Wouldn't She Be Happier Working At a Christian College?
The Freedom From Religion Foundation is charging officials at the University of Wisconsin-Madison with stonewalling the Foundation's request to investigate what may be an illegal religion question posed to prospective UW Women's basketball recruits.
Among the facts collected for a dossier on each prospective recruit by the UW women's basketball program is "Religion." Gaylor said she has been told this may be unlawful, and that it is "certainly inappropriate."
This is the third major complaint the Foundation, a national watchdog group based in Madison, has made to the UW-Madison over women's basketball coach Jane Albright, a born-again Christian formerly of Alabama. After receiving many complaints from ticket-holders, the Foundation formally protested when the coach arranged an exhibition game with the Christian Athletes-in-Action in November 1995, permitting religionists to distribute proselytizing material to the crowd during halftime, and to hold a religious postgame service. The Foundation also notified the UW that it had received reports that the coach was using campus mail to proselytize, and had instituted regular pre-game prayers.
The Division of Inter-Collegiate Athletes responded to the Foundation's complaint with a June 14, 1996 "policy clarification," saying it will maintain an environment "free of harassment or intimidation based on religion beliefs or practices." The statement concludes: "The mission of the Division does not include sponsoring religious events or activities."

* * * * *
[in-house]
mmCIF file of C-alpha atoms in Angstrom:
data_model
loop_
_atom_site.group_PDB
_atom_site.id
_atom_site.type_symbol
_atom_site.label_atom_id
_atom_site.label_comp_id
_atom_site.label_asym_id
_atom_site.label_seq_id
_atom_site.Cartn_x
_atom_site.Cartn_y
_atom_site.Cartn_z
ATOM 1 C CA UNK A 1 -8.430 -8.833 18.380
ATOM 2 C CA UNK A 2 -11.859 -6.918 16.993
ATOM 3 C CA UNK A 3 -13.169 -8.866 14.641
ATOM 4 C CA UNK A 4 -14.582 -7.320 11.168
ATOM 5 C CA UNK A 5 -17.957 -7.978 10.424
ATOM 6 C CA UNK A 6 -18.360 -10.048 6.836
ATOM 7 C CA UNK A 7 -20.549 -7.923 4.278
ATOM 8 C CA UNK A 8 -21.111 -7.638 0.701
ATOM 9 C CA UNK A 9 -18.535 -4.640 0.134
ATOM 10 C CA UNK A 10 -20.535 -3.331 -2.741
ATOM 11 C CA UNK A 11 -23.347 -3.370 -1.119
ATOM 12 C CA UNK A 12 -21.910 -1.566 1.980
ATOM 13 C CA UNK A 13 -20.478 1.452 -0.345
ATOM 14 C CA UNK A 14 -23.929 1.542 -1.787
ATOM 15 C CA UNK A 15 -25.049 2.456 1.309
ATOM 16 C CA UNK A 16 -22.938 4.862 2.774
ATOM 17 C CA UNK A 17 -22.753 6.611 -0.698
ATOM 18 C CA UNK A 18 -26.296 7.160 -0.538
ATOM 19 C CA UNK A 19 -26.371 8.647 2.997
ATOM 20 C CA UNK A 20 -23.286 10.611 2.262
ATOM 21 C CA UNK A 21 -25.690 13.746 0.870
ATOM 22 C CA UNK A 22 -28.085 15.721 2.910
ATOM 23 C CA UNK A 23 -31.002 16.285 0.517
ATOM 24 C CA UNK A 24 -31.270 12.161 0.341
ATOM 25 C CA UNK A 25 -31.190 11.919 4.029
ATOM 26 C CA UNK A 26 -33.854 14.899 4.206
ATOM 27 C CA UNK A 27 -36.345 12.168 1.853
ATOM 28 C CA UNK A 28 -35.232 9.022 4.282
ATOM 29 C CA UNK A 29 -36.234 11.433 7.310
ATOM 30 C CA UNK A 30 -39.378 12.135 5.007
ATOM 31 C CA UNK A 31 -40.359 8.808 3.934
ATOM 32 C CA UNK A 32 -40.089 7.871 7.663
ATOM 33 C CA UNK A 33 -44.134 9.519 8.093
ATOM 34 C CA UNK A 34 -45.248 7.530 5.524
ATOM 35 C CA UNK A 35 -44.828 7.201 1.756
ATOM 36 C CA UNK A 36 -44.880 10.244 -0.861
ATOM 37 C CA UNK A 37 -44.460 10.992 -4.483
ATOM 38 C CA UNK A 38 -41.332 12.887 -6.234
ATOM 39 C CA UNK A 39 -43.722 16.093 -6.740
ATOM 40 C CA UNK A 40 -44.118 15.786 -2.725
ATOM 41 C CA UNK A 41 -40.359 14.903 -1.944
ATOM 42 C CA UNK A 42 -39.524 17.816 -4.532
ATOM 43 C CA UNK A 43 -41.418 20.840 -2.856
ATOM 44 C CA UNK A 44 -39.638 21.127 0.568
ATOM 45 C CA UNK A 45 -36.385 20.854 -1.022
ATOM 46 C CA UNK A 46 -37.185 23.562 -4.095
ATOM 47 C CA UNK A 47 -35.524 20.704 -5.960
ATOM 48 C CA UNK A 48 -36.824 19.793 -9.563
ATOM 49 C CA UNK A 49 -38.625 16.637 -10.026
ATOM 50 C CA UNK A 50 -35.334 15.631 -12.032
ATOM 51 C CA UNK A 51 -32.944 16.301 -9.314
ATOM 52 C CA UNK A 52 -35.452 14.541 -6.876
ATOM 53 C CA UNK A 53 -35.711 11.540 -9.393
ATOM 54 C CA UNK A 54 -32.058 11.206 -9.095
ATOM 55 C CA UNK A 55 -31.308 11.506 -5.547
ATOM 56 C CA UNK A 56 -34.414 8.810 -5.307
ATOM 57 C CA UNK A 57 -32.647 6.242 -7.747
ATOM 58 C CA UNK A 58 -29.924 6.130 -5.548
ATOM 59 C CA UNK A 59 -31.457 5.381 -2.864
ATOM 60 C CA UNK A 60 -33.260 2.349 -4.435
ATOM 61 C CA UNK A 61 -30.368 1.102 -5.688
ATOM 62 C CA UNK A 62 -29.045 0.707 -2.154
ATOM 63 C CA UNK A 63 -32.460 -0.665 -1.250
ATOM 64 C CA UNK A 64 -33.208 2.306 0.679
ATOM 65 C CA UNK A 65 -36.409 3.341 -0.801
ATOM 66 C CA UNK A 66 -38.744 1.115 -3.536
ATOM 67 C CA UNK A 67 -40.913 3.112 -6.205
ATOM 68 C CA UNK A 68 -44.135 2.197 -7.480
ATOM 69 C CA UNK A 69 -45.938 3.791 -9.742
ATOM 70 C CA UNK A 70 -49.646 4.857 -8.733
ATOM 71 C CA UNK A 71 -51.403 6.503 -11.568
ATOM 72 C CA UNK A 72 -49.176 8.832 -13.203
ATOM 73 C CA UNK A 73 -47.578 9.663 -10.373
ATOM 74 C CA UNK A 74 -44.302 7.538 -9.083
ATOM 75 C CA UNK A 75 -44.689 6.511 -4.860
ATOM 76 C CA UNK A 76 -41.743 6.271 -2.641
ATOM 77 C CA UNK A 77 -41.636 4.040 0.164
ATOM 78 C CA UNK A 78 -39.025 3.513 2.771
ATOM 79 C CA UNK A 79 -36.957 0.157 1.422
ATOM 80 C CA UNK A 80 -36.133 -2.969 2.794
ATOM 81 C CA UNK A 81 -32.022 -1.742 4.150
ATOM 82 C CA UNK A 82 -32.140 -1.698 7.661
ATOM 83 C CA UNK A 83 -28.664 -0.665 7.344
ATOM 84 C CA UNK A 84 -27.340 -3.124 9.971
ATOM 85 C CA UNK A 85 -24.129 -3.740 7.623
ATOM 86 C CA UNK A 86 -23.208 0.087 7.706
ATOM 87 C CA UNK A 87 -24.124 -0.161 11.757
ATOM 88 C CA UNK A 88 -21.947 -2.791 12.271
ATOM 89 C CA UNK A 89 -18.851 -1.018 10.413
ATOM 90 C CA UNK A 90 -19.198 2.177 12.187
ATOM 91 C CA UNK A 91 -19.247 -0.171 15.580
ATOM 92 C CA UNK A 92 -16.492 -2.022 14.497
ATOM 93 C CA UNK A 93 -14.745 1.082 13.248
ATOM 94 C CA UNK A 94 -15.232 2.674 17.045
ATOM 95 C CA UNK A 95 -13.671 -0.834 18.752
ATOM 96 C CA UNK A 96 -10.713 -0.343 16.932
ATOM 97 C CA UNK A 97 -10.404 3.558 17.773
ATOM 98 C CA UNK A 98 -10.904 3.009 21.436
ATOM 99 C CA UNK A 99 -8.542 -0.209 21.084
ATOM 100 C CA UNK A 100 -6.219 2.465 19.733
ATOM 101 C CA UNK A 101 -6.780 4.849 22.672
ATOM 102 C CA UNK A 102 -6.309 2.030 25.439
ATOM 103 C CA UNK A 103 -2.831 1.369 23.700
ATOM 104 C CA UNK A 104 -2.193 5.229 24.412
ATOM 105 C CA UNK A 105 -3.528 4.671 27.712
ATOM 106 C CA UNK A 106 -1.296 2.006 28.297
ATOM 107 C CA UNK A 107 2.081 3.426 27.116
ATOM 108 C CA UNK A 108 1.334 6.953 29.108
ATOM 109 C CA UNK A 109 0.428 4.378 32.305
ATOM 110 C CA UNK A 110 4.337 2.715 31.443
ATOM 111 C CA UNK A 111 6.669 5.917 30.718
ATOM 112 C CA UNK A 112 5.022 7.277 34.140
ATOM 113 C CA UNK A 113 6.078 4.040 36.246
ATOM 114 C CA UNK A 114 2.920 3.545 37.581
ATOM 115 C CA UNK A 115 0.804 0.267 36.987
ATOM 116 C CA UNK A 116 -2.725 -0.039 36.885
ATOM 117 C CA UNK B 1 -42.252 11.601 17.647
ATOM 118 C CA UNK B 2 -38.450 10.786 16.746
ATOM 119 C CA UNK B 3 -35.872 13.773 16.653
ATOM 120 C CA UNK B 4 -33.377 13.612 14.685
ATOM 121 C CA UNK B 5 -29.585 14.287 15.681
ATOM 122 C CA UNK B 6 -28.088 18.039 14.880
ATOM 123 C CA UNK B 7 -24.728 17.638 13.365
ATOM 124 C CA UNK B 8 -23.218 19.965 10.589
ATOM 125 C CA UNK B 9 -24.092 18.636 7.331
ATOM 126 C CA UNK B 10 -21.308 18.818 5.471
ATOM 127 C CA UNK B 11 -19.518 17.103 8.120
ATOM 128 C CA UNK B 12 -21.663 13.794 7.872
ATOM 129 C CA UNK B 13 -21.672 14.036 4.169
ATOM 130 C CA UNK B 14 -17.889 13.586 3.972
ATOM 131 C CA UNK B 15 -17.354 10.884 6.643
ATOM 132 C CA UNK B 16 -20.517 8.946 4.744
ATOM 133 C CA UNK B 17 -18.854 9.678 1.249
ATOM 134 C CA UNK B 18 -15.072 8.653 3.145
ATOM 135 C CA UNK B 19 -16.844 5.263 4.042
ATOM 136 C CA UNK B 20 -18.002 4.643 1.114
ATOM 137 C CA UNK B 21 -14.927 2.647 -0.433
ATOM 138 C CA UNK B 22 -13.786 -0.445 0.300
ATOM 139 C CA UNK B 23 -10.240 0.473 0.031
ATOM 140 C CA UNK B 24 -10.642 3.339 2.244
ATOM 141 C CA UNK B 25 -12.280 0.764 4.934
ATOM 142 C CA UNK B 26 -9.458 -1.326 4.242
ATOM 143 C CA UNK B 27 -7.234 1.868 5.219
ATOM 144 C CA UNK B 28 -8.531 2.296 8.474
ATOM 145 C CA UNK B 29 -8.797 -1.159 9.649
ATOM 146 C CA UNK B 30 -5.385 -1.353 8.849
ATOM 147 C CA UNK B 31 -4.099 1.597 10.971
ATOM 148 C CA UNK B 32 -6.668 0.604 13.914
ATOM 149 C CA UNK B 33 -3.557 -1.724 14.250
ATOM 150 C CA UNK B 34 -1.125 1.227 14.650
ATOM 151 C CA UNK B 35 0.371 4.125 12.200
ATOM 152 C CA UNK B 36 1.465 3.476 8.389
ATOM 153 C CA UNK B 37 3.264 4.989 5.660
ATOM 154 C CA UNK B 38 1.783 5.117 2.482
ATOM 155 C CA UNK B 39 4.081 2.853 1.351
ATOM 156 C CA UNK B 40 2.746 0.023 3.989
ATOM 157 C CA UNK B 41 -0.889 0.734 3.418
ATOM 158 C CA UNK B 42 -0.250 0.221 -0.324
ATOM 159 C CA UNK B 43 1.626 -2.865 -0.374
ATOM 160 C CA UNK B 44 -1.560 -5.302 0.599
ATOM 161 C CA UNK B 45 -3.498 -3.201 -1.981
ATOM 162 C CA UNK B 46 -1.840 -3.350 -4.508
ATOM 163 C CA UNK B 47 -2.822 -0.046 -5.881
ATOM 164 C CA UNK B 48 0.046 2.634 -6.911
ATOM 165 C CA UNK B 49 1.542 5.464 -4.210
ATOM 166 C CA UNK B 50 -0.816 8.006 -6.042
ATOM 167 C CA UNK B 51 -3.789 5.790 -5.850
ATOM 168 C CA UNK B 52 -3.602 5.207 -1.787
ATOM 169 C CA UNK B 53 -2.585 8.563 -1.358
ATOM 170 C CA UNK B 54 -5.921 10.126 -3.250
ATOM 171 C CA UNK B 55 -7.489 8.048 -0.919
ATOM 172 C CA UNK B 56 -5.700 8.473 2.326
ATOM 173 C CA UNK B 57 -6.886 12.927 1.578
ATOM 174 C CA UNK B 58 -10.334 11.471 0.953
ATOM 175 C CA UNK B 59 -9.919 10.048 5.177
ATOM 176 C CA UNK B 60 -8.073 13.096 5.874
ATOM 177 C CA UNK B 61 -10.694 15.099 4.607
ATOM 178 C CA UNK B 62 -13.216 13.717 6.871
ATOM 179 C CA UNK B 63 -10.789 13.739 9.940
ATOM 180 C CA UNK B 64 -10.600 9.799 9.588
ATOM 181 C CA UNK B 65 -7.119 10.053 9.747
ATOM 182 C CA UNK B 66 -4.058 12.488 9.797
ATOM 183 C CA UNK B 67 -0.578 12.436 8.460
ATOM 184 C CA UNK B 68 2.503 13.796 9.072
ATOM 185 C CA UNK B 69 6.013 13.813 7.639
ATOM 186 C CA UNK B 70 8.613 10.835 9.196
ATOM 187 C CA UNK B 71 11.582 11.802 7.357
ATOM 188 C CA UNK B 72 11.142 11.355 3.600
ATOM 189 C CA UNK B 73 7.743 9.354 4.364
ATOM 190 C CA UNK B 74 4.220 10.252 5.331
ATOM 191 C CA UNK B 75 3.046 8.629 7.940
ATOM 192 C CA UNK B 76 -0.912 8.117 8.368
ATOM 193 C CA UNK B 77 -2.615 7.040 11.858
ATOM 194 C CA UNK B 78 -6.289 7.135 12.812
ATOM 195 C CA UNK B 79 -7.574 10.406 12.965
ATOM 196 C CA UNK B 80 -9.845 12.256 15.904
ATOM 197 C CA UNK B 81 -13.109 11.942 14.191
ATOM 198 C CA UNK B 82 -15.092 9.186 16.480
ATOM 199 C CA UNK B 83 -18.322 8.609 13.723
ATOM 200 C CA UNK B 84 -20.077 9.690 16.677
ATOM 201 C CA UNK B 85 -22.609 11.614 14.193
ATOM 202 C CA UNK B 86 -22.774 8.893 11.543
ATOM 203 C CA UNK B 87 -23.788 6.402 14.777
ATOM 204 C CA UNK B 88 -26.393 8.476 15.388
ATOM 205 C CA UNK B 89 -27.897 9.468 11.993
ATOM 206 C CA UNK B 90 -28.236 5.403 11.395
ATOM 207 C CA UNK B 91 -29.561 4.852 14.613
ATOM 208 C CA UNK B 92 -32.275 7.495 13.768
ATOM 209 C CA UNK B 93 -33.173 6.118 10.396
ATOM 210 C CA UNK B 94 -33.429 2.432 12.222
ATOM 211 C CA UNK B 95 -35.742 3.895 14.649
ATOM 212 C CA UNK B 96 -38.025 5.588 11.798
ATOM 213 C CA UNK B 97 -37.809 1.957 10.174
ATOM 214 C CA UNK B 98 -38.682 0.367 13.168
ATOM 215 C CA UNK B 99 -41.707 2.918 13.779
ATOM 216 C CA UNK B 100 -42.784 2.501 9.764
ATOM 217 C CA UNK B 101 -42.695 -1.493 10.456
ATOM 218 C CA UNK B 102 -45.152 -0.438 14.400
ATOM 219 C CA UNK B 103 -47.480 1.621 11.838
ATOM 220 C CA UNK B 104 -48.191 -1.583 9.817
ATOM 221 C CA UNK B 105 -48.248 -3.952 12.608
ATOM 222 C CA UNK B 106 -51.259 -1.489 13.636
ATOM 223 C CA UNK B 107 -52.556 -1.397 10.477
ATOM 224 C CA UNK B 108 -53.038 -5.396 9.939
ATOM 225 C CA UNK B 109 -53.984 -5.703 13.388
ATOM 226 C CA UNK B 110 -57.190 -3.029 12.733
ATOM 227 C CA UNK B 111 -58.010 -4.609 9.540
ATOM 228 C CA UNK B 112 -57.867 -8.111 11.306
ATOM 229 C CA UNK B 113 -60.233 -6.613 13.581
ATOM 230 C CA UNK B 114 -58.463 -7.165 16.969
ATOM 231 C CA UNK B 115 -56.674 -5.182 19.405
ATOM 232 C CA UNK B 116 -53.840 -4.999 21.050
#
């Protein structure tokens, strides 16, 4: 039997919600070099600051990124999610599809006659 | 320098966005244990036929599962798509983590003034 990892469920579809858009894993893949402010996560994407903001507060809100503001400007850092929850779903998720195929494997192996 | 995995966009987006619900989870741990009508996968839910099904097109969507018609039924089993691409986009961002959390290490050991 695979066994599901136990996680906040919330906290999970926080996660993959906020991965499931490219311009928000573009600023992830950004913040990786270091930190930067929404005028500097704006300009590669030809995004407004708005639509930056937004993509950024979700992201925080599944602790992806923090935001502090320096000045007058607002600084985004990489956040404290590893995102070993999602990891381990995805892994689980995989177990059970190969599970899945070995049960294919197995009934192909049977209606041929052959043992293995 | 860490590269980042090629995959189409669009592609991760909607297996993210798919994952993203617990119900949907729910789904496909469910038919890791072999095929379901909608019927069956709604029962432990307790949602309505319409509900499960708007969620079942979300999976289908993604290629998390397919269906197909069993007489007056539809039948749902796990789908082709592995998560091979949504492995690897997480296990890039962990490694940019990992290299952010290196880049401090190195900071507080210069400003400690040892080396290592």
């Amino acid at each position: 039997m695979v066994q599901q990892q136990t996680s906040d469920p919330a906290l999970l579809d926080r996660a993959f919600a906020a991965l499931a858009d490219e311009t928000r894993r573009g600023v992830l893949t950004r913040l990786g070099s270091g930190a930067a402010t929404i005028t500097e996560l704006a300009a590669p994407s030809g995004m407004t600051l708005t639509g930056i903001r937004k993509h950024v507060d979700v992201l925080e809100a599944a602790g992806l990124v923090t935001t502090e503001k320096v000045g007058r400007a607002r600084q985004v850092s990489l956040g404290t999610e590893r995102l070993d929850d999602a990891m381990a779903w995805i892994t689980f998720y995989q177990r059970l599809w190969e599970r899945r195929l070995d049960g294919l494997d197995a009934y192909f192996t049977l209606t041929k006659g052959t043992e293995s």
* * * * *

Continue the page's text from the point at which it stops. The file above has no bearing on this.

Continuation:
However, the very month the clarification was issued, the Foundation was contacted by the family of a young girl who was enrolled at the coach's summer basketball camp for 4th to 12th graders. Albright had included proselytizing sessions at the camp. Following the Foundation's request that this be investigated, UW-Madison Chancellor David Ward wrote the Foundation on June 26, 1996, promising that "future camps will not include any policy violations."
"It does appear that Coach Albright is uneducable on this issue," Gaylor noted. "Wouldn't she be happier working at a Christian college?"
Gaylor also expressed dismay at the "prying" quality of the questions in the dossier, which records personal information on the prospect's "boy friend," "best friend," and "kind of car," as well as religion.
Gaylor said that because the University had been responsive to the Foundation's previous complaints, as a courtesy she quietly notified officials in August about the continued inappropriate conduct of coach Albright. A University official acknowledged the Foundation's request in August with a terse letter, writing "I will let you know what final action is taken, if any."
After hearing nothing further from the UW, the Foundation went public this week with its complaint.
Albright volunteered to the Capital Times (Oct. 4) that if a "girl" would mention that she attends church every Sunday, Albright would arrange a visit to church if the recruit visited campus. She told the Wisconsin State Journal on Oct. 5: "I'm very thankful to work at a state university. I understand my boundaries as a Christian who works here."
If Albright continues to tabulate information on the religion of prospects, it is "very clear she does not understand these boundaries," Gaylor said.